Attempting to hold two contradictory ideas simultaneously is known in psychology as cognitive dissonance. Most people go out of their way to avoid this sensation. That’s a perfectly normal reaction; our brains are supposed to experience pain when we try to do the possible and the impossible at the same time. Entrepreneurs are wired differently, however. It’s not that they don’t experience pain — trust me, creating a startup is extremely painful — but that they care more about realizing their vision. And there are much easier ways to get rich.

Eric Ries is a serial entrepreneur and author of the blog Startup Lessons Learned.

48 Responses to “Myth: Entrepreneurship Will Make You Rich”

  1. I notice that a couple of people mention that they would not have started up a company by themselves if they were aware of the pain it can cause. Well i think we all know that starting a new company is a huge responsibility and the individual must be prepared to face anything that is thrown at them down the line. I don’t necessarily agree that entrepreneurship will make you rich, not instantly anyway but i do think that an entrepreneur can live very comfortably.

  2. I don’t agree that entrepreneurial ship will make you rich in an instant. You may have an incredible product/service but you still need to market the product and create awareness. Start-ups will generally have very little money so they can ill afford huge marketing budgets. I’m afraid its a slow slog not instant.

  3. If most start ups fail within the first years how is that a good way to get rich.Yes some people make a fourtune this way, but the odds say most people will lose money trying to start a buissness.Why do people perpetuate the myth that everyone can become rich.The sad fact of the matter is that only a small % of the population can be rich at any given time, econmics 101 sorry.

  4. I have read in so many places that you need to listen to your audience-potential clients but rarely have I seen an article that gives a very plausible example. And yes entrepreneurs are wired different I am one and my business went online in august-yet to to see a profit. My parents tell me to get a better job but the hope is my vision will lead to a better life. This is definitely not the path for everyone! I’m finding that I must also balance the real world and hold the dayjob-good luck to all those in the same boat!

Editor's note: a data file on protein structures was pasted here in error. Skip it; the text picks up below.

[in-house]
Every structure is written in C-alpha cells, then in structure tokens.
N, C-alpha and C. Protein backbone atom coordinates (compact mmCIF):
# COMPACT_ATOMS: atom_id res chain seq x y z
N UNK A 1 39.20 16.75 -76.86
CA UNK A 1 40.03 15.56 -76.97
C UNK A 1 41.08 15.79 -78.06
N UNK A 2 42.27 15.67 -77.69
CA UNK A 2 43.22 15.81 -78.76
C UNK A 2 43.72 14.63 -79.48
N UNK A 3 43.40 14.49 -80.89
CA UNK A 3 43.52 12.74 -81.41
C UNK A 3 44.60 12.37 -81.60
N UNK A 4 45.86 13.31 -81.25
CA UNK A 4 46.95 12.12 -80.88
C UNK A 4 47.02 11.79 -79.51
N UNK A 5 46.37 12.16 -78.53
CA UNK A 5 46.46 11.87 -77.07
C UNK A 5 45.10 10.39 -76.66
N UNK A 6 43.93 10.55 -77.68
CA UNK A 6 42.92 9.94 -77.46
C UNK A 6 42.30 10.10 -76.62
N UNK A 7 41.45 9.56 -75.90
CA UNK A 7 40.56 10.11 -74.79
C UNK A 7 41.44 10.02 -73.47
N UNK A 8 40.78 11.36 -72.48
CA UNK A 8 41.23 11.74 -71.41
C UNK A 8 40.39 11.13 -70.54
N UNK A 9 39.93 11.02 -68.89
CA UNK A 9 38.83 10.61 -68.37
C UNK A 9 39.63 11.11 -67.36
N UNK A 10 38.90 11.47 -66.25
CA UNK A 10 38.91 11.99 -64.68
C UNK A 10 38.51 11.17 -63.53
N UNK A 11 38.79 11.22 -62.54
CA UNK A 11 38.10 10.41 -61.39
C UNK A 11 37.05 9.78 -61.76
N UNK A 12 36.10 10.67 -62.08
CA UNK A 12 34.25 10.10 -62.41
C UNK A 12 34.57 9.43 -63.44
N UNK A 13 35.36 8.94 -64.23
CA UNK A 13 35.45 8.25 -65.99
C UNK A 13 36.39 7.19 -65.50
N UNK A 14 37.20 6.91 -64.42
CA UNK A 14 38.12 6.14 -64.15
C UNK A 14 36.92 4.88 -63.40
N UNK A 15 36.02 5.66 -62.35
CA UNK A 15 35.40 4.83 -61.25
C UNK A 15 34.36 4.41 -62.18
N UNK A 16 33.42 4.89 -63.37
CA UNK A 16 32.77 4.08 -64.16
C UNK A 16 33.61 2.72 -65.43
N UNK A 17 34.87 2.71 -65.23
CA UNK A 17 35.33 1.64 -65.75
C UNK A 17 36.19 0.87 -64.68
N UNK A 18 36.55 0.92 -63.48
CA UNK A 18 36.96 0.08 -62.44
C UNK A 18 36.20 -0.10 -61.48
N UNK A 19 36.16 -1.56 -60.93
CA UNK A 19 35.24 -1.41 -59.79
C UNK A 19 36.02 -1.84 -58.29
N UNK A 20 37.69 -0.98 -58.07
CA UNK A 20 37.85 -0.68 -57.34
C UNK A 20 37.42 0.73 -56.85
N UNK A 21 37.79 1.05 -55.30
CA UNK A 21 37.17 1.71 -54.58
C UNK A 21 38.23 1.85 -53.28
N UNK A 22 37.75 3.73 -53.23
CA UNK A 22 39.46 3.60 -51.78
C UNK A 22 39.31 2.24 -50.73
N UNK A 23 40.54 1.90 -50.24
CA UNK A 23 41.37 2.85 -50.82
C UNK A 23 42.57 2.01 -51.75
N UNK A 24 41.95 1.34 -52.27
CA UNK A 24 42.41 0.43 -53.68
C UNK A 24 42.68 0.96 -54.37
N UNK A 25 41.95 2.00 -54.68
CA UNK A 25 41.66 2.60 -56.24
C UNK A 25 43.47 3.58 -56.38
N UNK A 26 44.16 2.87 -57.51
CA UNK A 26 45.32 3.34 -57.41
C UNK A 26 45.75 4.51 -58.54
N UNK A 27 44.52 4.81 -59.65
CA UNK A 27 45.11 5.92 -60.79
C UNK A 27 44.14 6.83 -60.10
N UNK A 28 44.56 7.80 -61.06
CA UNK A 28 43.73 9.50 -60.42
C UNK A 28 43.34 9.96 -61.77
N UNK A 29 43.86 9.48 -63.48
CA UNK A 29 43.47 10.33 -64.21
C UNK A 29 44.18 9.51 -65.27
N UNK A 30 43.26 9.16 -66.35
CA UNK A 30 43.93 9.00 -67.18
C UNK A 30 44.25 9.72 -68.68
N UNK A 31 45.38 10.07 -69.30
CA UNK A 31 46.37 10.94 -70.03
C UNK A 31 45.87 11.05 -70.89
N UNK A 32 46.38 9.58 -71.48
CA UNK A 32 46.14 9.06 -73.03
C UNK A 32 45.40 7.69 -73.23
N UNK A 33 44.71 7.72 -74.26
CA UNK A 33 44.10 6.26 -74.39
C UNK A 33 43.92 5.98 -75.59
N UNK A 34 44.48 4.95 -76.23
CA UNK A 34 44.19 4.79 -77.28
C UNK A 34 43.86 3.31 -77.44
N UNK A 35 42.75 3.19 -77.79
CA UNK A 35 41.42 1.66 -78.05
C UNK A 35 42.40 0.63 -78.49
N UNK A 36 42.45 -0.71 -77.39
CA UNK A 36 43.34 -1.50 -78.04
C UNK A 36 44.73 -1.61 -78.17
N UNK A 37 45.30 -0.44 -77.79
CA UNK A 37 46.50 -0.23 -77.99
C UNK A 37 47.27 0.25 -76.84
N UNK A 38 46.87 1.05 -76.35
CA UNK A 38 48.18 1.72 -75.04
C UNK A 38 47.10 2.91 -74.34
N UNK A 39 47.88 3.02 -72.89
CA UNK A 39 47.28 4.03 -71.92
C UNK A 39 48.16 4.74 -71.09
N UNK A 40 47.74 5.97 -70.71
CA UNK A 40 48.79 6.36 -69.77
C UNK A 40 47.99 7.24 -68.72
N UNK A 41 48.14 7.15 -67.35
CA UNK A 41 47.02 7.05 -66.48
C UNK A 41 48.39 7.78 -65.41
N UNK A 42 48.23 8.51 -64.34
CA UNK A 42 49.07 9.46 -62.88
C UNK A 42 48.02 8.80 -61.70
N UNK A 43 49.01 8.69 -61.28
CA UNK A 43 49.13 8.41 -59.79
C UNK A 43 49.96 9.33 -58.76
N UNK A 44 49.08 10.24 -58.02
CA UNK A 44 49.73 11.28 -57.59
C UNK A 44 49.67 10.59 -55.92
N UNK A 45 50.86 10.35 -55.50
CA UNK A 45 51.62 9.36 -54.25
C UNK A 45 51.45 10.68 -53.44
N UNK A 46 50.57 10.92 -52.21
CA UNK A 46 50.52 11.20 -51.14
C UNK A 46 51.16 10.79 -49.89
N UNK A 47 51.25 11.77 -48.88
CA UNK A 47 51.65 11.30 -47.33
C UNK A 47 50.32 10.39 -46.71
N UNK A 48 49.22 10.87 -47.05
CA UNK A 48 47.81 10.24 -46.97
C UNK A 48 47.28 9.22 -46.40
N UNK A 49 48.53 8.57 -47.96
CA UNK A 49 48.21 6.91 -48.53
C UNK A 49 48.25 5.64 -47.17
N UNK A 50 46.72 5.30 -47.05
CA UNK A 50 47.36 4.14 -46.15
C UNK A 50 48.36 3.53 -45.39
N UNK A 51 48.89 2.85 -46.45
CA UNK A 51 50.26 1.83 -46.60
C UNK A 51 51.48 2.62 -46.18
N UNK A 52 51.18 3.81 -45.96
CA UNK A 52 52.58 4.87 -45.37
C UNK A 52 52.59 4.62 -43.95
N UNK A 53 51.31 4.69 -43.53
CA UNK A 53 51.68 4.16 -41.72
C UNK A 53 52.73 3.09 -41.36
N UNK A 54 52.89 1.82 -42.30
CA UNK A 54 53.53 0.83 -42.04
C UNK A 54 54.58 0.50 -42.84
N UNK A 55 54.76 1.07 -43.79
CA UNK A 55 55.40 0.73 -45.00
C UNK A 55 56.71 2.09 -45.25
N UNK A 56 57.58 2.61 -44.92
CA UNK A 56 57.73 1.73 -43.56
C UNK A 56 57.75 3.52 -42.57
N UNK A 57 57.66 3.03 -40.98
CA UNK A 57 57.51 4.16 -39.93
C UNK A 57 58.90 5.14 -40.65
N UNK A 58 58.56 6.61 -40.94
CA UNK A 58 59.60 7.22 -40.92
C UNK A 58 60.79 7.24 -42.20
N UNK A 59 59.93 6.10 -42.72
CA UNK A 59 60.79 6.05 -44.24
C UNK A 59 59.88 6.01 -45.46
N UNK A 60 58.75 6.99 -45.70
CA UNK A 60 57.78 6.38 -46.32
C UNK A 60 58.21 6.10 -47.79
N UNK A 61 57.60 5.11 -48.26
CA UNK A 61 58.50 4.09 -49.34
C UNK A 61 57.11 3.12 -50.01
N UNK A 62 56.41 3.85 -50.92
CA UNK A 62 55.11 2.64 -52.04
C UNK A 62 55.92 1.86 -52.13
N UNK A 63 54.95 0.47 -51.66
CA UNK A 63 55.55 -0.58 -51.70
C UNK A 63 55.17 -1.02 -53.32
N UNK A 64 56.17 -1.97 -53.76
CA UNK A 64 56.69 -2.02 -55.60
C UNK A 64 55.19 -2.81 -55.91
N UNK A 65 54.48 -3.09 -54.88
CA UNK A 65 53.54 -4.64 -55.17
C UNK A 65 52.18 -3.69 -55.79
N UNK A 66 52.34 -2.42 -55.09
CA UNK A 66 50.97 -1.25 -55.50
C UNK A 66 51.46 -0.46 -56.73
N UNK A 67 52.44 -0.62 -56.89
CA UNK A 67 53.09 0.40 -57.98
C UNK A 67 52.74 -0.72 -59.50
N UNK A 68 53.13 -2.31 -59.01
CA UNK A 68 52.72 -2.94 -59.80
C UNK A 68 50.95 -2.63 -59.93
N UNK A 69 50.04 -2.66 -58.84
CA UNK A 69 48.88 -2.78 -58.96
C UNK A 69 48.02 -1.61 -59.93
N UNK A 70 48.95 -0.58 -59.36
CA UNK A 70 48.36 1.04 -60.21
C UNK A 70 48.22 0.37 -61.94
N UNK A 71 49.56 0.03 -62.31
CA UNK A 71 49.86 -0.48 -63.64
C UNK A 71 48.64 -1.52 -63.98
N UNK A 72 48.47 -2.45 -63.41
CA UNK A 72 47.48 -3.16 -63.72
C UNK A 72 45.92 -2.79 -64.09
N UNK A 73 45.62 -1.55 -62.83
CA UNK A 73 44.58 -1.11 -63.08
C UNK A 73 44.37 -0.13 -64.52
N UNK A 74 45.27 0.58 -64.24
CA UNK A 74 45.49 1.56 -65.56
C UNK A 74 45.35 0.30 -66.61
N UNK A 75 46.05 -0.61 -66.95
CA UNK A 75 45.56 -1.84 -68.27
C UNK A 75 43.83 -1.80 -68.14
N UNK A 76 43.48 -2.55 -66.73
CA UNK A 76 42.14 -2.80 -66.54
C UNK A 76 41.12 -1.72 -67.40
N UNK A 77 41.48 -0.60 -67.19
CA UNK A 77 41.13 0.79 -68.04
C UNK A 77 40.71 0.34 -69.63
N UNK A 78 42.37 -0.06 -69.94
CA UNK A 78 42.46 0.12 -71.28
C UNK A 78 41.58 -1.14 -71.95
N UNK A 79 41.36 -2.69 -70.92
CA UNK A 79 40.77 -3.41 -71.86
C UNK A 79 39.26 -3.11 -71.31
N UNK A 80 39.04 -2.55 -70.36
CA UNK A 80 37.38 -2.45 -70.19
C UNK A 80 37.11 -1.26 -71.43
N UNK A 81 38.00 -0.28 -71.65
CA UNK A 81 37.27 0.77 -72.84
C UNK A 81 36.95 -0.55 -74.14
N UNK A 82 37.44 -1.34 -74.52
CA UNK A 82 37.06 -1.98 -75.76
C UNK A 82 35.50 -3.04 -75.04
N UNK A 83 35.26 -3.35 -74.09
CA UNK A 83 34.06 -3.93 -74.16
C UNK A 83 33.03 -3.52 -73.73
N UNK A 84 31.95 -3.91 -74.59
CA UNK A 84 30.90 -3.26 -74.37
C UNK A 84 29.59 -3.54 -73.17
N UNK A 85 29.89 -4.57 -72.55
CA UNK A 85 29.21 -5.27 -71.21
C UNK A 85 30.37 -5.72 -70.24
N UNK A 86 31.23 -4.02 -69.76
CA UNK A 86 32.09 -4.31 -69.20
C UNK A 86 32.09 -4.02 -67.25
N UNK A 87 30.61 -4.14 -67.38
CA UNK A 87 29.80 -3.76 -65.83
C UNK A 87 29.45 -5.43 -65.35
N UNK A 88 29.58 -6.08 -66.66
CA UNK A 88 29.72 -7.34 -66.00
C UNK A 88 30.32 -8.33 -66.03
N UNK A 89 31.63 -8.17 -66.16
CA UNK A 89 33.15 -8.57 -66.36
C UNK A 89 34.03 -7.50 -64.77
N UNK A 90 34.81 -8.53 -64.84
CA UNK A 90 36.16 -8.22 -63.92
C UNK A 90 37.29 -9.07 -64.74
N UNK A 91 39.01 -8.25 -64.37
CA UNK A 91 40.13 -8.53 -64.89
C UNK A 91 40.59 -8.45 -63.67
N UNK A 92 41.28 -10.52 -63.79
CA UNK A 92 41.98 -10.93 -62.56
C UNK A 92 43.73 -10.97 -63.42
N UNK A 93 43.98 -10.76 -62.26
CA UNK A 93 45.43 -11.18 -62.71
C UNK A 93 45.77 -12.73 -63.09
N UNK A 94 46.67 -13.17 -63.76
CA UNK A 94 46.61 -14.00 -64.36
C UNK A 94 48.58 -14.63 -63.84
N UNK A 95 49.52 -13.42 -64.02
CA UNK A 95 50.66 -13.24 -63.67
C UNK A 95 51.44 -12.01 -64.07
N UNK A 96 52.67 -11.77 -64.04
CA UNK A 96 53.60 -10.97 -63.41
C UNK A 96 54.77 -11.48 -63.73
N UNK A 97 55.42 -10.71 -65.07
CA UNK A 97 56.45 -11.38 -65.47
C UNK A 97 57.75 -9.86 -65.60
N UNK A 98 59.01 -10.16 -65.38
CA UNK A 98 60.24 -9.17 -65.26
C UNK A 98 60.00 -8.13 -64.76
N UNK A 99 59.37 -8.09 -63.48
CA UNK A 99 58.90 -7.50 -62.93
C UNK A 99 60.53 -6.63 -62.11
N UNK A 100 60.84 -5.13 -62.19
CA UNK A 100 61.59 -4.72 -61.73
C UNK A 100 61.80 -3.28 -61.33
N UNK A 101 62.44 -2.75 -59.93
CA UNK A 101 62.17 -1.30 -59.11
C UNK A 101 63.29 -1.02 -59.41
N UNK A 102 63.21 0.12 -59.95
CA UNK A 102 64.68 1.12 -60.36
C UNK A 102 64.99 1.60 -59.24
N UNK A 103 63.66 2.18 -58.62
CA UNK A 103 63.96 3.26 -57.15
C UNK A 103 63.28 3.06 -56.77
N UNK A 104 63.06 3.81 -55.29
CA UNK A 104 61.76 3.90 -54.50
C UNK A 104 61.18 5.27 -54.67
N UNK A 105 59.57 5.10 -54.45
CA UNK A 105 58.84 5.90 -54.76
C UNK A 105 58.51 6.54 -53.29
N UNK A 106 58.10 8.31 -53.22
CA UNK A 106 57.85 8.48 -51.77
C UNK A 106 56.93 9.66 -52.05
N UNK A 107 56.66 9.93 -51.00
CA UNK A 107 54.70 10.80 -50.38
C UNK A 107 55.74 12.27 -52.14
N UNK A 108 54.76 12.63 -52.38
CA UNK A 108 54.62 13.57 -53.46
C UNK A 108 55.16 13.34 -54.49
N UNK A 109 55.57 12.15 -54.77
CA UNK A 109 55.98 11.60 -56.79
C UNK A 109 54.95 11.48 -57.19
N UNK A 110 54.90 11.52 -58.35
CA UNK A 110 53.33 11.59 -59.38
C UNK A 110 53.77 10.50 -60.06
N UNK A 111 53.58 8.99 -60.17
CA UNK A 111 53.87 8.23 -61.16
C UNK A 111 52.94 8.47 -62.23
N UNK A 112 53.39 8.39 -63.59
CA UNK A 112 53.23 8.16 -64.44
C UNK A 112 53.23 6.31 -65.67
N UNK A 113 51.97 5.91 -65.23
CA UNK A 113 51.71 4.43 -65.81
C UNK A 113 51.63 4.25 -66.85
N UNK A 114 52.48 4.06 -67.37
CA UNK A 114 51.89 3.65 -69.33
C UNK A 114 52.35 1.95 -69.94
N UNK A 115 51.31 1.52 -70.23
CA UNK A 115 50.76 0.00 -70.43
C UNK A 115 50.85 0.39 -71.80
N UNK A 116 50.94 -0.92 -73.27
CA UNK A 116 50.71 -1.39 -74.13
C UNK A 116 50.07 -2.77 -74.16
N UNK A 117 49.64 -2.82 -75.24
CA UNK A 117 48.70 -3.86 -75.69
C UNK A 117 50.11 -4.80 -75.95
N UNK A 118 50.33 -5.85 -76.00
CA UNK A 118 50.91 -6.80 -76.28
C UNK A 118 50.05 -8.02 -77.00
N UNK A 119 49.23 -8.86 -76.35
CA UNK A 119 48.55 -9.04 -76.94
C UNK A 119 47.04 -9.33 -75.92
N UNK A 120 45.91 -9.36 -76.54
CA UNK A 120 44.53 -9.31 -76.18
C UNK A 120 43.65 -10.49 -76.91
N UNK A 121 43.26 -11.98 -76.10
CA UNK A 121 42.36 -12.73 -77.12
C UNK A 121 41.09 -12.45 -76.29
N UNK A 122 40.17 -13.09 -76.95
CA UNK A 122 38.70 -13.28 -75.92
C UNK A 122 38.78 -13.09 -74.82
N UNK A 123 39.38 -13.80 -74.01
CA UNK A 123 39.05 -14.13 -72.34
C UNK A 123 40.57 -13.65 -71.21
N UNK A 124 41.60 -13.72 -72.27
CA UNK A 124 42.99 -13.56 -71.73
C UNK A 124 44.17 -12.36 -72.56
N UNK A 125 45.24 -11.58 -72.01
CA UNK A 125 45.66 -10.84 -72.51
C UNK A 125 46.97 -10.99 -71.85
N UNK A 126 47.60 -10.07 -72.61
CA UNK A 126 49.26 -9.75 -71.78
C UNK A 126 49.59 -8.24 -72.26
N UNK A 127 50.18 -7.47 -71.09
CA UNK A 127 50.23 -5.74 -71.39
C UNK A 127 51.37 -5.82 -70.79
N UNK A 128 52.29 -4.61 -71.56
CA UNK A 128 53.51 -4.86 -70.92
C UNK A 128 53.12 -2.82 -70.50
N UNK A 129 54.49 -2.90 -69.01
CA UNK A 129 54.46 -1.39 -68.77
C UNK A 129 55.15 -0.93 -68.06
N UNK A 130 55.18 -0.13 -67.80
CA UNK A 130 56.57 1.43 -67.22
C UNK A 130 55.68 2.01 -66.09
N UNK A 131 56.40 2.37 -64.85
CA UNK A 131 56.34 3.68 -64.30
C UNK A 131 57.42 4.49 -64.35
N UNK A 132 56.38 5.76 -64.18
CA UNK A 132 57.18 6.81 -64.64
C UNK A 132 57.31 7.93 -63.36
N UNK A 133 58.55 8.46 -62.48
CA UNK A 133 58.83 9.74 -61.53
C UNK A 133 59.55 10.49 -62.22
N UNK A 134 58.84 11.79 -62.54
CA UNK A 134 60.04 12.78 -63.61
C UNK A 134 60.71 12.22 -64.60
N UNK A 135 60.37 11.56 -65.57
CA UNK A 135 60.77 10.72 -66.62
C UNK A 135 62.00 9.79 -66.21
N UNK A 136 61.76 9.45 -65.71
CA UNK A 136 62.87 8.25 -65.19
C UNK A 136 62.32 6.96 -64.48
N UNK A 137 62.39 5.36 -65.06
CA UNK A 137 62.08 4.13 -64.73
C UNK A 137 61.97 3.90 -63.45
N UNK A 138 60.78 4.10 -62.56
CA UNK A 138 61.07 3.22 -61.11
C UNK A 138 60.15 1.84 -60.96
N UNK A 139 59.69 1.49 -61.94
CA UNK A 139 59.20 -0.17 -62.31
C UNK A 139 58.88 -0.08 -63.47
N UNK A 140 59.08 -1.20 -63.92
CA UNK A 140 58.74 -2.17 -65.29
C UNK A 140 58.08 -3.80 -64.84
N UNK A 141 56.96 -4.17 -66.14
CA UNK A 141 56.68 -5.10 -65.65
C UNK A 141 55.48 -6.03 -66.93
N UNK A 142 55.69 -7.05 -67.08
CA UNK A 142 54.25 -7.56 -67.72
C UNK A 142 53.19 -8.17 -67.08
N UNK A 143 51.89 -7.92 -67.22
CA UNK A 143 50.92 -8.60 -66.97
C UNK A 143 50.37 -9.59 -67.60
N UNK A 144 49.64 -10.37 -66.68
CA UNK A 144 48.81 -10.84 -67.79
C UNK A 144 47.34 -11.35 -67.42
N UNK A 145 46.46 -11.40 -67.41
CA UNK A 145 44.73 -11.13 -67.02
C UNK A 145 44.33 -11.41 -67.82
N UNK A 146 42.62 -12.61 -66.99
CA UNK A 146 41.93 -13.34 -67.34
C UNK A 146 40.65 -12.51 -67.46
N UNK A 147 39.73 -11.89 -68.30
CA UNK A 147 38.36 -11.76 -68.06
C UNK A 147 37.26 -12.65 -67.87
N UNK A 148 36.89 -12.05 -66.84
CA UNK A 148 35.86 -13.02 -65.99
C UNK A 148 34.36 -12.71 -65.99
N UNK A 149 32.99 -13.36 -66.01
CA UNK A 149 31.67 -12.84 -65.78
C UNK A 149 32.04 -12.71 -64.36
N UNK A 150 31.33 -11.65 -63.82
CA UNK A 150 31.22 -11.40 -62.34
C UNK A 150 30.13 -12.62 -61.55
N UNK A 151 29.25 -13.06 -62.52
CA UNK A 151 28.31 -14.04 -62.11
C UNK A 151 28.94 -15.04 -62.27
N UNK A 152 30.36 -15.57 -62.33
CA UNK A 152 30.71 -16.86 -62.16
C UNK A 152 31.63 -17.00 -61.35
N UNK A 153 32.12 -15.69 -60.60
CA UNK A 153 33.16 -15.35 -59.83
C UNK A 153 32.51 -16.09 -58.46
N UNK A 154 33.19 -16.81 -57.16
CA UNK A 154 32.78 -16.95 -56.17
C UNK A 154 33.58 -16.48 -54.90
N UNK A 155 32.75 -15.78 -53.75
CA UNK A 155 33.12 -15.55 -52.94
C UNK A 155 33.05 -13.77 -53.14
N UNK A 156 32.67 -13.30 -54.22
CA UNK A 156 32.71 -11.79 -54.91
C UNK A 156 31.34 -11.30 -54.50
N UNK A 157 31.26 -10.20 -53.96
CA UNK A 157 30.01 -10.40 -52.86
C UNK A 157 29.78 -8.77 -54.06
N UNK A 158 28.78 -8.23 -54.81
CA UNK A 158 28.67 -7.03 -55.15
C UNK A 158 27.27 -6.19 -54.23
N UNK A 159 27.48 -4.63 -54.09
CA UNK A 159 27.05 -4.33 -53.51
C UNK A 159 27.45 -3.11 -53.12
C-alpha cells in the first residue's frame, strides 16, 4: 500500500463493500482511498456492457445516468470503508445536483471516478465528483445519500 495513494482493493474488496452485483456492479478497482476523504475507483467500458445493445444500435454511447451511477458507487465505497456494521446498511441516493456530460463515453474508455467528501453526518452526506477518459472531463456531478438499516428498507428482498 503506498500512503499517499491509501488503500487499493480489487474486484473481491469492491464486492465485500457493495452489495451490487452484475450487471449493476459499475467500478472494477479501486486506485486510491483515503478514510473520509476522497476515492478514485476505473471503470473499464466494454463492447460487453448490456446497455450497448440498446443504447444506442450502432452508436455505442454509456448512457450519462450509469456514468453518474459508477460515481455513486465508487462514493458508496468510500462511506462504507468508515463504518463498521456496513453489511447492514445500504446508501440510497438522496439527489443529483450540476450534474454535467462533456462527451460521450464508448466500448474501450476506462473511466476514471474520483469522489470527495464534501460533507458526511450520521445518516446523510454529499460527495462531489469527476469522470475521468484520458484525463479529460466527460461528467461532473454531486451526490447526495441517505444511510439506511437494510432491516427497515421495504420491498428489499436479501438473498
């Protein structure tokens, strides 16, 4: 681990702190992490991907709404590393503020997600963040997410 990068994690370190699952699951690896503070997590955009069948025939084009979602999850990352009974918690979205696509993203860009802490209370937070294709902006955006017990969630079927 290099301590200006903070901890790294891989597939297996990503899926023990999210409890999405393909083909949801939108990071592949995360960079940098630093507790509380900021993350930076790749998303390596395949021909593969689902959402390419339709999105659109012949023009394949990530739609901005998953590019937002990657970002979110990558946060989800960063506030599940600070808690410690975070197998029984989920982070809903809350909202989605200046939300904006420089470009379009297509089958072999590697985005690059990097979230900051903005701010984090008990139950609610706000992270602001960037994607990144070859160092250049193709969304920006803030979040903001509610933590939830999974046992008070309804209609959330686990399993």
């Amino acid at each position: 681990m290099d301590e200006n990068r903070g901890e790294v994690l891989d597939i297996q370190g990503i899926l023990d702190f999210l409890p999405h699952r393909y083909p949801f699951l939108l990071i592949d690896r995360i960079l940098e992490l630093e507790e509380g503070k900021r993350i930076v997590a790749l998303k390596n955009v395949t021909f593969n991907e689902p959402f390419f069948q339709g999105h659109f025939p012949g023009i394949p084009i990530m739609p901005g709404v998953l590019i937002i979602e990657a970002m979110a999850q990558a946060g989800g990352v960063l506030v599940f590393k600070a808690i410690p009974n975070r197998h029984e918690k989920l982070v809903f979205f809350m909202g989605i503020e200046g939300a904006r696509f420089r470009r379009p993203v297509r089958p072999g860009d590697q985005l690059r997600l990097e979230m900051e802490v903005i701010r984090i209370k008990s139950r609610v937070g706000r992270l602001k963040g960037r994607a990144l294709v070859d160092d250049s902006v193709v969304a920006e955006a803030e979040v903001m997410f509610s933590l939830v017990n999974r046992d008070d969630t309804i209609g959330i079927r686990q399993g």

5. Entrepreneurship is about showing your kids that, win or lose, the opportunity at hand is realizing the value of pursuing something you believe in and making an attempt to live within the bounds of what makes you happy versus the world’s message “you’ll make money and be stable” in the herd. Who doesn’t want to be one of the billion dollar front page outliers? But, for the most part, if you’re in anything solely for the money, you’re in the wrong place and the cost/impact to your life will be great.

    I’d also say that “rich” is, as others have intimated, a subjective term. For me, entrepreneurship has provided me the flexibility I’ve [also] desired to be a dad and husband at the same time. The startup and entrepreneurship doesn’t (or maybe shouldn’t is the better word) have to be this binary state of sell out or get out. There’s times I think about hanging it up for “a job” but as tough as it is some days, it’s better than “a life of quiet desperation” and as already said, that’s what I want my kids to take away from it.

  6. But in order to do that, they’re going to have to keep two seemingly contradictory ideas in mind at the same time: that their vision is going to change the world, and that their vision is also horribly flawed. Which parts of the vision are which? There’s no way to answer that in the lab.

    I call this place my “event horizon”

    Dave Huer
    Vancouver, BC

  7. Nick Barker